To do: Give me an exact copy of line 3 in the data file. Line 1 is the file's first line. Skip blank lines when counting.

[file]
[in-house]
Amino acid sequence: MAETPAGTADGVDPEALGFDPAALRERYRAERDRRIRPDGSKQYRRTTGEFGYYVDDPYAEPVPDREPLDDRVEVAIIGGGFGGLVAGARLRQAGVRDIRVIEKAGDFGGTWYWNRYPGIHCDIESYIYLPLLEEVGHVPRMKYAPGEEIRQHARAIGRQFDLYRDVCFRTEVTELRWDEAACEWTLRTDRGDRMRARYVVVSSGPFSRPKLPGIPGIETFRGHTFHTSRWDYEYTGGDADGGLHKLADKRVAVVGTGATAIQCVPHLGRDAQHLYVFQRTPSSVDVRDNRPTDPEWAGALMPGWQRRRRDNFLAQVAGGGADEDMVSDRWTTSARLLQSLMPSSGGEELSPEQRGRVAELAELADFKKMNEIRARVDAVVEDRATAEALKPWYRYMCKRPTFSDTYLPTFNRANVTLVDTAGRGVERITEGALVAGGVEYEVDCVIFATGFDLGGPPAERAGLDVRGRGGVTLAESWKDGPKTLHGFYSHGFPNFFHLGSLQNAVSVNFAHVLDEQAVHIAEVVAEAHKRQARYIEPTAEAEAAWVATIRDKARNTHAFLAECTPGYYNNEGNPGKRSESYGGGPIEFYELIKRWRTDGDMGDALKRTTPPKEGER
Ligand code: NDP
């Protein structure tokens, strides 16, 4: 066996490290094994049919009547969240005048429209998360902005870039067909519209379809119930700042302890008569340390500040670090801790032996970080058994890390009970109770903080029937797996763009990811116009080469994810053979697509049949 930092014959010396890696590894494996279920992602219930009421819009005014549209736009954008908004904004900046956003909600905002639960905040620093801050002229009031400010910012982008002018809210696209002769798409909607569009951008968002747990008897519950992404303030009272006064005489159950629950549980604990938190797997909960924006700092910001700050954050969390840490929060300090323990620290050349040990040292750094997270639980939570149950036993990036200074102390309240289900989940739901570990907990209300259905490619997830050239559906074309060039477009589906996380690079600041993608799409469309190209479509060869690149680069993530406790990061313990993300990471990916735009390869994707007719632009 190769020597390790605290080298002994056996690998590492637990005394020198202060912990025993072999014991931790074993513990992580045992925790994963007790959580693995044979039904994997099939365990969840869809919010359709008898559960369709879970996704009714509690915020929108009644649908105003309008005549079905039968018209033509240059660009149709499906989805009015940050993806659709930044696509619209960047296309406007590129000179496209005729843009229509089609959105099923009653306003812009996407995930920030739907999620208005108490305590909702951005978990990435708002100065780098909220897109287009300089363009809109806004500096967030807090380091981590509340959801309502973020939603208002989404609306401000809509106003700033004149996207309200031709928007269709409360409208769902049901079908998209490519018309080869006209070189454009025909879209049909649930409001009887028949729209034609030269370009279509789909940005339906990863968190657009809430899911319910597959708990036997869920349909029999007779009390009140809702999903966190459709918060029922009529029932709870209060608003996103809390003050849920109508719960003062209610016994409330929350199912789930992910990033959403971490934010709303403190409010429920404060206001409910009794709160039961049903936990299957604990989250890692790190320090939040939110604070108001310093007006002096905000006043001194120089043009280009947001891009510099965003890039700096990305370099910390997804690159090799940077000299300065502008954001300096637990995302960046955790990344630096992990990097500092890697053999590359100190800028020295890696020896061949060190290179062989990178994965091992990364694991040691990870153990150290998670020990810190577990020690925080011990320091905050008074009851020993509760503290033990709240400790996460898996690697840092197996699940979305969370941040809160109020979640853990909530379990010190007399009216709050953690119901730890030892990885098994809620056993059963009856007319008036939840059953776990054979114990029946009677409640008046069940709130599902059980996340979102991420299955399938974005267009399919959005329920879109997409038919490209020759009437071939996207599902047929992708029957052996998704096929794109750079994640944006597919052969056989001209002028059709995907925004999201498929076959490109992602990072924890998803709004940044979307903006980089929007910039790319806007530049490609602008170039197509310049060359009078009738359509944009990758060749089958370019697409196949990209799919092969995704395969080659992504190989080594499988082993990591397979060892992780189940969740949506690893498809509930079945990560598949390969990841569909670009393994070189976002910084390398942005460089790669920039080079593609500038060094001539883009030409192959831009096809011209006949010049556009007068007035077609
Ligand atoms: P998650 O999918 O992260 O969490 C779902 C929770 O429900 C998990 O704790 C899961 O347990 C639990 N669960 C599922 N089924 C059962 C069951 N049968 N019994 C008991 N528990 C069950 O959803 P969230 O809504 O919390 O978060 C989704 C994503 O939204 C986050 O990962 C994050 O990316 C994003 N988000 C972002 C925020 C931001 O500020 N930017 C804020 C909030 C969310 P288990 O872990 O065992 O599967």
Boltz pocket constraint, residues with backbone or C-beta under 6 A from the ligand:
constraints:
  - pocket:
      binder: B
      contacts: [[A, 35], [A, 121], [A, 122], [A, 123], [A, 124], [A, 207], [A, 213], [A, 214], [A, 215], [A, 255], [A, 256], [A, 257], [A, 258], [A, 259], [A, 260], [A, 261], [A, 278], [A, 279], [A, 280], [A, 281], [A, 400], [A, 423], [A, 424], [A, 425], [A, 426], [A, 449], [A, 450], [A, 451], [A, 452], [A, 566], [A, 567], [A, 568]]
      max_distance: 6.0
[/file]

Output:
Ligand code: NDP